Australians may need to receive two or even three Covid jabs each year to maintain defense against the virus, if early results on the effectiveness of booster shots prove to be a useful guide.
Weekly data published just before Christmas by the UK Health Safety Agency show that the efficacy of both Pfizer and Moderna boosters against symptomatic diseases is lower for Omicron than the Delta variant in all post-injection periods.
The analysis included 147,597 Delta and 68,489 Omicron cases in the United Kingdom. The agency stressed that “the results should be interpreted with caution due to the low numbers and the possible imbalances related to the populations with the highest exposure to Omicron (including travelers and their close contacts), which can not be fully accounted for”.
The UK data showed that both Pfizer and Moderna boosters had 90% efficacy against symptomatic diseases from the Delta variant for up to at least nine weeks.
In contrast, the efficacy against the Omicron strain was about 30% lower and appeared to decrease further after nine weeks.
Israel has already begun administering a second booster dose to follow the original three-dose treatment, and at least one US medical center is considering recommending staff to have a new booster.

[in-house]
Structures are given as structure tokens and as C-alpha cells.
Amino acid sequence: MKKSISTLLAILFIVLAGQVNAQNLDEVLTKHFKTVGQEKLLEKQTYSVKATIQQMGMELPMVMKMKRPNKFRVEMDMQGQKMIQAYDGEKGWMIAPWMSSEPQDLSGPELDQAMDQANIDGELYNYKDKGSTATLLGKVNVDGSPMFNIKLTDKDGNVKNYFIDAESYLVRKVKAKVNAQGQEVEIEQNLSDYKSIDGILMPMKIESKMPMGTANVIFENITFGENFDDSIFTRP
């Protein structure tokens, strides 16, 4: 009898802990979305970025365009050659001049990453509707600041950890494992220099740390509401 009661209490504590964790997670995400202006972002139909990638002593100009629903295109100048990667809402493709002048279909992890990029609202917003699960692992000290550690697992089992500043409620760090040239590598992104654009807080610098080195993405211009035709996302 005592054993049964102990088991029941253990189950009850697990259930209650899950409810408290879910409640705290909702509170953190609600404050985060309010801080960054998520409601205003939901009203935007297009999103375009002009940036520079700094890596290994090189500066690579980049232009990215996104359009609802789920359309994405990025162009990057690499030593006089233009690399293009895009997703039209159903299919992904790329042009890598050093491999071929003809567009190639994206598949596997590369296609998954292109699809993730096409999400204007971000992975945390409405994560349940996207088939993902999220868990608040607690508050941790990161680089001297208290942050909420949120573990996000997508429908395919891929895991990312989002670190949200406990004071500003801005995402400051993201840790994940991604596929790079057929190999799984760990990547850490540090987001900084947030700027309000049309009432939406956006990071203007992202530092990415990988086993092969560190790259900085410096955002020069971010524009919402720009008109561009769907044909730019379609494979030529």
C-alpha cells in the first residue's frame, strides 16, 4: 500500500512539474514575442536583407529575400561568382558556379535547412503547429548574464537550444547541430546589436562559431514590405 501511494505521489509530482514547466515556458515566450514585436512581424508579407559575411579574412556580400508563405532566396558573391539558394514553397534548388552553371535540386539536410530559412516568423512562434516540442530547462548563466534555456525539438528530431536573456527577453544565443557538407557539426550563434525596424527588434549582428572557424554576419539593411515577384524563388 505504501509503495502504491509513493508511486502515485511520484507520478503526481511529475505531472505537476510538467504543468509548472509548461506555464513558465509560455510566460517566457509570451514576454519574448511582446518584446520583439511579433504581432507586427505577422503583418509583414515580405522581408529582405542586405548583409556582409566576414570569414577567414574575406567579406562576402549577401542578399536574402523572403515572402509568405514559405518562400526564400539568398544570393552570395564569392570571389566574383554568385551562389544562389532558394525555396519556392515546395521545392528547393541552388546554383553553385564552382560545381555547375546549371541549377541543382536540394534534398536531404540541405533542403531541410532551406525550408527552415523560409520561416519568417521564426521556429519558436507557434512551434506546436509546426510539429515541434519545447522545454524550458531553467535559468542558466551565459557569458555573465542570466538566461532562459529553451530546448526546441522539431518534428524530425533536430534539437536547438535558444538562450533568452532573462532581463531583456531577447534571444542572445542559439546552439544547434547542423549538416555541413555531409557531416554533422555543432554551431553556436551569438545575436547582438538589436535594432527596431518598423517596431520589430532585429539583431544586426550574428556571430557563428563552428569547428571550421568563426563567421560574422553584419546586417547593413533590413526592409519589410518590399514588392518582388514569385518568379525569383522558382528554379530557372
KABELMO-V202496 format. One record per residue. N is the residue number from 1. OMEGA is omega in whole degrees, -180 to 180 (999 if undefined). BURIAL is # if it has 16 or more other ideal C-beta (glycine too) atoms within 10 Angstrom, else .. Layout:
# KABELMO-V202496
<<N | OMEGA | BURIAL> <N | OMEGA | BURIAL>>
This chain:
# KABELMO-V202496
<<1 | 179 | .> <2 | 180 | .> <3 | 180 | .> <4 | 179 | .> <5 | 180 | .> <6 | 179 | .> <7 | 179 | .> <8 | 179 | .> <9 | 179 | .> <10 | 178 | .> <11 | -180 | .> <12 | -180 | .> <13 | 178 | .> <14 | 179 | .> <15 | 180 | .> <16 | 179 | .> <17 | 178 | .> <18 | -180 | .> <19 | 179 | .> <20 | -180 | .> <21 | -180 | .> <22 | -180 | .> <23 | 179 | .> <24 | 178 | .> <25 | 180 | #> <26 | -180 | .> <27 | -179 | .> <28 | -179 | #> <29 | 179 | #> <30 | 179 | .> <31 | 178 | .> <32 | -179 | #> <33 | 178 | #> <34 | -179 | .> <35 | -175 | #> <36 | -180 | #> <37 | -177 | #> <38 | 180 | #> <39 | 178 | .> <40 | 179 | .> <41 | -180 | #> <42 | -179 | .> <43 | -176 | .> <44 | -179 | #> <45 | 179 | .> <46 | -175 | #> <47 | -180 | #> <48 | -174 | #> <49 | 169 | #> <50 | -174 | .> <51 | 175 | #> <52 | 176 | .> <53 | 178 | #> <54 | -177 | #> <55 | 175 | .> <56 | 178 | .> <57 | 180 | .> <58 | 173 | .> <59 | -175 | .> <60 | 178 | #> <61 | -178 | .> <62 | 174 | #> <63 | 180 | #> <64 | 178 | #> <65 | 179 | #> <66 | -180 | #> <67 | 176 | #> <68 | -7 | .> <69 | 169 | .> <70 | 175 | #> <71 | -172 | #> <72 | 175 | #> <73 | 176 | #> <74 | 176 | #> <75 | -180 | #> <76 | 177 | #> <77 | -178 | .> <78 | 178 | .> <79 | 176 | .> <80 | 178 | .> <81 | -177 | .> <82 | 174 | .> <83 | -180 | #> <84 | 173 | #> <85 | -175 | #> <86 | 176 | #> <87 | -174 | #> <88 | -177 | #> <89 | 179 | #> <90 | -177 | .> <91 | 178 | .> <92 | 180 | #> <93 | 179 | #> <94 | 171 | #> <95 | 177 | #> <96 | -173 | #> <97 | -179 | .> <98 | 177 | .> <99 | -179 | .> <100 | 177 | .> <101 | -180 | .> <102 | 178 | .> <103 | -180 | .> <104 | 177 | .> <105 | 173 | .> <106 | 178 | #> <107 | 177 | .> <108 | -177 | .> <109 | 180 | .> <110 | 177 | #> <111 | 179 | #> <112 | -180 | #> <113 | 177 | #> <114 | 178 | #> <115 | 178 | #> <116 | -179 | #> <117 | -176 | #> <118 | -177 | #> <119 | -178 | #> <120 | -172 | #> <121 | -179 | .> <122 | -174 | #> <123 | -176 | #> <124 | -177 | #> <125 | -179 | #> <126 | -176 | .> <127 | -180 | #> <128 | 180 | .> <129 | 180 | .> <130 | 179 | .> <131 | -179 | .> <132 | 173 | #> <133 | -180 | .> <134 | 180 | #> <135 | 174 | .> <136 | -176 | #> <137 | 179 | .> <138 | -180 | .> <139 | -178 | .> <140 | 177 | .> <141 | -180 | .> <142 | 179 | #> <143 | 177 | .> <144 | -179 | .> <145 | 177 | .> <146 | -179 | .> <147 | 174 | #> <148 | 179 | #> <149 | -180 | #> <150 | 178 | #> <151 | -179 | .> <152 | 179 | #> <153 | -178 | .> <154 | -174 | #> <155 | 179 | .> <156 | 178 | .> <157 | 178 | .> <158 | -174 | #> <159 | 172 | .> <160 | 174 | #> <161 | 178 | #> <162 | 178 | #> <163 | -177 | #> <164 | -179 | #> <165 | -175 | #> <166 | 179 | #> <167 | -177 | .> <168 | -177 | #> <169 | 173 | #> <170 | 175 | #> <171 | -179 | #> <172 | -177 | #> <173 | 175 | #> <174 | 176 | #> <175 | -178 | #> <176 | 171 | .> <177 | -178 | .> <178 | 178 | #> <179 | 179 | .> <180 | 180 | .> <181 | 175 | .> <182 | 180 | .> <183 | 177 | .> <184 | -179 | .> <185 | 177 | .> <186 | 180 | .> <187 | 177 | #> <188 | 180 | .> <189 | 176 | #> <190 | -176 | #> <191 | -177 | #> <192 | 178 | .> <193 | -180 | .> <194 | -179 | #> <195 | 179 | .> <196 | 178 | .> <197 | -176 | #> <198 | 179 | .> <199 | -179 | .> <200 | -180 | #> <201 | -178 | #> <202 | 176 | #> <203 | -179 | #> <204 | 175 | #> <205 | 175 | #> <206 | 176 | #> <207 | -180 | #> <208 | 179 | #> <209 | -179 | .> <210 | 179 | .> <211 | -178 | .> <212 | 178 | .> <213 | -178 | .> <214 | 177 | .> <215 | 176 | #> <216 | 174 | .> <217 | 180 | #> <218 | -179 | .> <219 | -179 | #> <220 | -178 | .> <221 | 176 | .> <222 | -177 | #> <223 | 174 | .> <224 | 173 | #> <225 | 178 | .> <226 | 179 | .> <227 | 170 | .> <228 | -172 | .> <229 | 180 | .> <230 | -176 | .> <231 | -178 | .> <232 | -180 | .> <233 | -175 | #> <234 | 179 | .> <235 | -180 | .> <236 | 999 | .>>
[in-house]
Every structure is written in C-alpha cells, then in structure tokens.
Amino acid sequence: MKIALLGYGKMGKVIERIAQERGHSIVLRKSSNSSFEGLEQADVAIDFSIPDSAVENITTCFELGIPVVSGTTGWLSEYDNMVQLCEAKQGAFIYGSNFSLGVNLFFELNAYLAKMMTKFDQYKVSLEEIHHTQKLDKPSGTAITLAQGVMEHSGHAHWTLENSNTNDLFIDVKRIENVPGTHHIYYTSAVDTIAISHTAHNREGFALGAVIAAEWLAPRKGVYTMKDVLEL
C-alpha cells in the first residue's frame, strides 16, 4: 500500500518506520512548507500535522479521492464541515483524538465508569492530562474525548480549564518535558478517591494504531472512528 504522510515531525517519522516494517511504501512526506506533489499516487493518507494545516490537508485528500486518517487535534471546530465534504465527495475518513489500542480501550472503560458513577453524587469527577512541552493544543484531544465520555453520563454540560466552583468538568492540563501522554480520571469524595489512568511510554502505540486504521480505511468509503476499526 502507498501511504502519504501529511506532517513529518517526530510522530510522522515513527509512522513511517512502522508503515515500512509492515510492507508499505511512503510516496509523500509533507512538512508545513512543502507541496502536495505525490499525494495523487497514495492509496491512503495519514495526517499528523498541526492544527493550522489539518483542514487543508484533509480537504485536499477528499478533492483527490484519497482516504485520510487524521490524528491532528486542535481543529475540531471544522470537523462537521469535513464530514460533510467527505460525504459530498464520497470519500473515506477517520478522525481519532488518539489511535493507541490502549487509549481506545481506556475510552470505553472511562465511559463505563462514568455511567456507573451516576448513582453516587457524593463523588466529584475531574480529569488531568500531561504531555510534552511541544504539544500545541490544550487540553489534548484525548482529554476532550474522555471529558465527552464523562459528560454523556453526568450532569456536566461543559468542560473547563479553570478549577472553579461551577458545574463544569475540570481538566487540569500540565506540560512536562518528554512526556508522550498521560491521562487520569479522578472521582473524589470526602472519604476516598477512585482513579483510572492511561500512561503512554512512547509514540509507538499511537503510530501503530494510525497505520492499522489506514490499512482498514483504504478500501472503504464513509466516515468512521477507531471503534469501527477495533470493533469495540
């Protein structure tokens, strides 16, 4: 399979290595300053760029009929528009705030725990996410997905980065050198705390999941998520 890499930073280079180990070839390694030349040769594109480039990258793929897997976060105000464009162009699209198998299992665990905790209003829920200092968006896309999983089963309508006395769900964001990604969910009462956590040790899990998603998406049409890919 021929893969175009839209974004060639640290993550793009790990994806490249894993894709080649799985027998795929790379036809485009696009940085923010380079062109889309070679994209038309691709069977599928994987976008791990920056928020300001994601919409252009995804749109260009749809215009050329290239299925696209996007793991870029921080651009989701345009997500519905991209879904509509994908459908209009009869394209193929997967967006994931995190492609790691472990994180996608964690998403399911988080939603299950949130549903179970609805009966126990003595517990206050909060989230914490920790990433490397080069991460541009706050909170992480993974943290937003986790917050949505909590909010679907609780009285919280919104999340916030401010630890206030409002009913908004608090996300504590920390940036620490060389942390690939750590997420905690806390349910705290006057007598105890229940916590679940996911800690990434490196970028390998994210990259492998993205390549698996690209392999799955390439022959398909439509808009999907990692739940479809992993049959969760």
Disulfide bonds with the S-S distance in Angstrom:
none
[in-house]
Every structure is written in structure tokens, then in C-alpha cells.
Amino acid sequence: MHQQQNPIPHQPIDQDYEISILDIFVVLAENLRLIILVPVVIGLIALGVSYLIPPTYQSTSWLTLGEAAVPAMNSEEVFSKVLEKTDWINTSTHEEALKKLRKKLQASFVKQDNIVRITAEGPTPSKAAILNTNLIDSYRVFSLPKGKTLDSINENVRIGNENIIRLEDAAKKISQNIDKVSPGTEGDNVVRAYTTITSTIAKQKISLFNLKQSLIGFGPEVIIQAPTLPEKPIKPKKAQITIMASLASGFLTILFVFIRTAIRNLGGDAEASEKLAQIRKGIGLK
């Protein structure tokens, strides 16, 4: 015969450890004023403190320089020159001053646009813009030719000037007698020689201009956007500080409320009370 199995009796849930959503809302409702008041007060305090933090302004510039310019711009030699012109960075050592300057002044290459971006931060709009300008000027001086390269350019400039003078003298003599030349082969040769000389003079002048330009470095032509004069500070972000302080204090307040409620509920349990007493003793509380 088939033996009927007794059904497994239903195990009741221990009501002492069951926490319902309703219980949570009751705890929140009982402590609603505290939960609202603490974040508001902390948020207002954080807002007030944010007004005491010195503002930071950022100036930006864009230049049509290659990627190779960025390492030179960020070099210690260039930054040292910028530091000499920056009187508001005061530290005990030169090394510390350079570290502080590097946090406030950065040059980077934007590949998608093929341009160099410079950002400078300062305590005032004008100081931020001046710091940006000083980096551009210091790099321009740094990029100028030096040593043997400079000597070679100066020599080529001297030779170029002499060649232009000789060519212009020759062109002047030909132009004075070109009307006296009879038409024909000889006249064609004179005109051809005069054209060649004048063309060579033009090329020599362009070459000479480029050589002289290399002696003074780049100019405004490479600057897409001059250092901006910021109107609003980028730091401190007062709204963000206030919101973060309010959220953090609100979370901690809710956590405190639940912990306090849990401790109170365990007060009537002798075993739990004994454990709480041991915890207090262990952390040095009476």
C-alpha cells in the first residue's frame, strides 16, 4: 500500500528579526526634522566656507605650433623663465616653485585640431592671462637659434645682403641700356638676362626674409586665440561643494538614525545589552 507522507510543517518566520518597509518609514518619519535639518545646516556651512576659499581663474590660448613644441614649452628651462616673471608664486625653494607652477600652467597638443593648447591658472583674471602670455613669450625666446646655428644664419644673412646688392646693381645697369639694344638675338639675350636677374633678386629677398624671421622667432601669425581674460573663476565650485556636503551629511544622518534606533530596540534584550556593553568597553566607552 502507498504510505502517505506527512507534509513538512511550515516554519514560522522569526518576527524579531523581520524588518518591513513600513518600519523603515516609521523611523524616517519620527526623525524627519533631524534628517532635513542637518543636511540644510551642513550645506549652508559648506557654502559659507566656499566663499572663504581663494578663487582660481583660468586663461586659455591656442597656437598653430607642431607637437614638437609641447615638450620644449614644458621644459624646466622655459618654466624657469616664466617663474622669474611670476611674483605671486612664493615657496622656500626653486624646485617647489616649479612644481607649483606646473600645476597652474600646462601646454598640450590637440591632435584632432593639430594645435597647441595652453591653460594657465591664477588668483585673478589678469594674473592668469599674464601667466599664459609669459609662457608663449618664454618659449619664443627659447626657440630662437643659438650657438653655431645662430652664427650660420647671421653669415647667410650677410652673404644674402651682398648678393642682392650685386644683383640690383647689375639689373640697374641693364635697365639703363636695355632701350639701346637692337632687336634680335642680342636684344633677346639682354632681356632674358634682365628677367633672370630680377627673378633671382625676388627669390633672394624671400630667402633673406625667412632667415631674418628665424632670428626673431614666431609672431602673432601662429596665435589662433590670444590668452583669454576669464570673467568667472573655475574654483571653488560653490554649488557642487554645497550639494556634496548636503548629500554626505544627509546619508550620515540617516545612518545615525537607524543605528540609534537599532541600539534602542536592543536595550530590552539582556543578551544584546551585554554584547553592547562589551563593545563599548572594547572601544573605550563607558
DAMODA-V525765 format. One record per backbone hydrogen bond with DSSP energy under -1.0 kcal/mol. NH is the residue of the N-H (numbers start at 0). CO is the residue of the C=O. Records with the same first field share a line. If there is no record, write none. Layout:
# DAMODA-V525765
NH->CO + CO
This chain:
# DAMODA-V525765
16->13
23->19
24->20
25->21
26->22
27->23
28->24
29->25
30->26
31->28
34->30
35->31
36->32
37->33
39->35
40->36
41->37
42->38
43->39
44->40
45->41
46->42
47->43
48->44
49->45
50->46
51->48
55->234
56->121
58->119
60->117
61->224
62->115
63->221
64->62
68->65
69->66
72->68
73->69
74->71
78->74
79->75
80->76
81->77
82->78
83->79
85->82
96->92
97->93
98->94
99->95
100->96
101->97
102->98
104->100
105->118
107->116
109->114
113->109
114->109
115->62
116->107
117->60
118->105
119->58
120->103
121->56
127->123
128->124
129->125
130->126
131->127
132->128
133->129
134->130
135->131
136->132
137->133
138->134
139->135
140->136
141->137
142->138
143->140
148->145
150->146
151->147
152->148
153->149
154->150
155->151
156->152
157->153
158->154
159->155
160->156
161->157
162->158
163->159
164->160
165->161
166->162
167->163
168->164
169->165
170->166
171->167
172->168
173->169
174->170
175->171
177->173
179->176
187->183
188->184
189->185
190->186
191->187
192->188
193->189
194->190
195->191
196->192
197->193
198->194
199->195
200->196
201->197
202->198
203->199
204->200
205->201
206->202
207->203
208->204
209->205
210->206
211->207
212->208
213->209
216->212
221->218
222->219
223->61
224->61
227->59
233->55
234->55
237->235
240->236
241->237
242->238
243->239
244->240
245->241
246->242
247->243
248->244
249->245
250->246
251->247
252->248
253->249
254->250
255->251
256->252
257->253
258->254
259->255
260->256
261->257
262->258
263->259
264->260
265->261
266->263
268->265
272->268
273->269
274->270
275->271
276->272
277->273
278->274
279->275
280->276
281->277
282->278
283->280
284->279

Medical experts in Australia said results beyond the 12-week dataset would be needed to get a long-term picture.
Jaya Dantas, professor of international health at Curtin University, said it was still early days for understanding the effectiveness of vaccinations, but “it seems that regular boosters may be needed”.
“You may need boosters, such as two a year or three a year,” Dantas said, with older people more likely to be queuing for a triple annual dose.
The virus has so far spawned 11 variants, with Delta and now Omicron being the most contagious. Ten of these tribes had appeared in developing parts of the world.
“We have vaccine inequality,” Dantas said, with the gap likely to widen as booster demand grows in richer nations. “So many parts of Africa have not even received a single dose, or they have had very low levels of a single dose.”
Michael Lydeamore, an infectious disease model at Monash University, said it was reassuring from the UK study that “no matter what your first two first-dose vaccines were – so either AstraZeneca, Pfizer or Moderna – you get pretty much the same protection” from Pfizer or Modern booster.
“It’s really important because we know AstraZeneca protection is a bit lower to begin with than Pfizer,” Lydeamore said, “but both go up to about the same level after a booster, so that’s really good.”
As of Thursday, just over 2 million Australians had received a single booster – 8.3% of the total population. Last week, the federal government agreed to cut the minimum interval between second dose and booster from five to four months on January 4 and then to three months on January 31, making millions of people eligible in the coming weeks.